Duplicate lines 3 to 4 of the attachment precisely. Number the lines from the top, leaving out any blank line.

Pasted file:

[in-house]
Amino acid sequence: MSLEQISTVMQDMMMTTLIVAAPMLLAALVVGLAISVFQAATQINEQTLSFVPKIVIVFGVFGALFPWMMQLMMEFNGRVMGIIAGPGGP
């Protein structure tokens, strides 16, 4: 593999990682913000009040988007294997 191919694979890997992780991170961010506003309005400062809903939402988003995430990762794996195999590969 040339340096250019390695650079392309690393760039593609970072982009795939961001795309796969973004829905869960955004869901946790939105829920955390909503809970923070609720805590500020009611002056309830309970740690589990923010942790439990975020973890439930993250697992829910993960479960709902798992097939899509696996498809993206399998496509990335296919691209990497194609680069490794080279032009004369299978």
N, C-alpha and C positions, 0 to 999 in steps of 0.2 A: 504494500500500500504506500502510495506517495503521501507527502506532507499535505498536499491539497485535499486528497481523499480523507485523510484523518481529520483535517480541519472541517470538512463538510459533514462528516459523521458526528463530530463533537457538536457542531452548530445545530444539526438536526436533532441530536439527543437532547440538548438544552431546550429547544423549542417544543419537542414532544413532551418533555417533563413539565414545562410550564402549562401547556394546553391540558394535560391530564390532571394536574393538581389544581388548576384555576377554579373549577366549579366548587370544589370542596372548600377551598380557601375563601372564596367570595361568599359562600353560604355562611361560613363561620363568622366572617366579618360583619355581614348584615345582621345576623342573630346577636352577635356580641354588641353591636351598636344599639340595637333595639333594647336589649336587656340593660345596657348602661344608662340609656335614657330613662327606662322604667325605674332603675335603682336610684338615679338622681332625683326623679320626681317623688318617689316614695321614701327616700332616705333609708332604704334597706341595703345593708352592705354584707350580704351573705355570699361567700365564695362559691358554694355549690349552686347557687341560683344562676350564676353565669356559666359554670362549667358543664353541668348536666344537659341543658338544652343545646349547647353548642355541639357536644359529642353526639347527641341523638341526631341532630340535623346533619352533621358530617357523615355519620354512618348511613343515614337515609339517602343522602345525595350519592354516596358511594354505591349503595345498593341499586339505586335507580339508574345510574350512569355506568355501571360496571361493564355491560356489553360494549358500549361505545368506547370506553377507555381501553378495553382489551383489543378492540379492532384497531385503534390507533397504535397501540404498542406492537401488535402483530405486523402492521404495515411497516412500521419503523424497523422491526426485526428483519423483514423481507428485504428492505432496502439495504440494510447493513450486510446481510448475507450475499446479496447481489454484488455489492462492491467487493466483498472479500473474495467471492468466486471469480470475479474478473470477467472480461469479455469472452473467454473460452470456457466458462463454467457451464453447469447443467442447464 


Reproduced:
């Protein structure tokens, strides 16, 4: 593999990682913000009040988007294997 191919694979890997992780991170961010506003309005400062809903939402988003995430990762794996195999590969 040339340096250019390695650079392309690393760039593609970072982009795939961001795309796969973004829905869960955004869901946790939105829920955390909503809970923070609720805590500020009611002056309830309970740690589990923010942790439990975020973890439930993250697992829910993960479960709902798992097939899509696996498809993206399998496509990335296919691209990497194609680069490794080279032009004369299978």
N, C-alpha and C positions, 0 to 999 in steps of 0.2 A: 504494500500500500504506500502510495506517495503521501507527502506532507499535505498536499491539497485535499486528497481523499480523507485523510484523518481529520483535517480541519472541517470538512463538510459533514462528516459523521458526528463530530463533537457538536457542531452548530445545530444539526438536526436533532441530536439527543437532547440538548438544552431546550429547544423549542417544543419537542414532544413532551418533555417533563413539565414545562410550564402549562401547556394546553391540558394535560391530564390532571394536574393538581389544581388548576384555576377554579373549577366549579366548587370544589370542596372548600377551598380557601375563601372564596367570595361568599359562600353560604355562611361560613363561620363568622366572617366579618360583619355581614348584615345582621345576623342573630346577636352577635356580641354588641353591636351598636344599639340595637333595639333594647336589649336587656340593660345596657348602661344608662340609656335614657330613662327606662322604667325605674332603675335603682336610684338615679338622681332625683326623679320626681317623688318617689316614695321614701327616700332616705333609708332604704334597706341595703345593708352592705354584707350580704351573705355570699361567700365564695362559691358554694355549690349552686347557687341560683344562676350564676353565669356559666359554670362549667358543664353541668348536666344537659341543658338544652343545646349547647353548642355541639357536644359529642353526639347527641341523638341526631341532630340535623346533619352533621358530617357523615355519620354512618348511613343515614337515609339517602343522602345525595350519592354516596358511594354505591349503595345498593341499586339505586335507580339508574345510574350512569355506568355501571360496571361493564355491560356489553360494549358500549361505545368506547370506553377507555381501553378495553382489551383489543378492540379492532384497531385503534390507533397504535397501540404498542406492537401488535402483530405486523402492521404495515411497516412500521419503523424497523422491526426485526428483519423483514423481507428485504428492505432496502439495504440494510447493513450486510446481510448475507450475499446479496447481489454484488455489492462492491467487493466483498472479500473474495467471492468466486471469480470475479474478473470477467472480461469479455469472452473467454473460452470456457466458462463454467457451464453447469447443467442447464 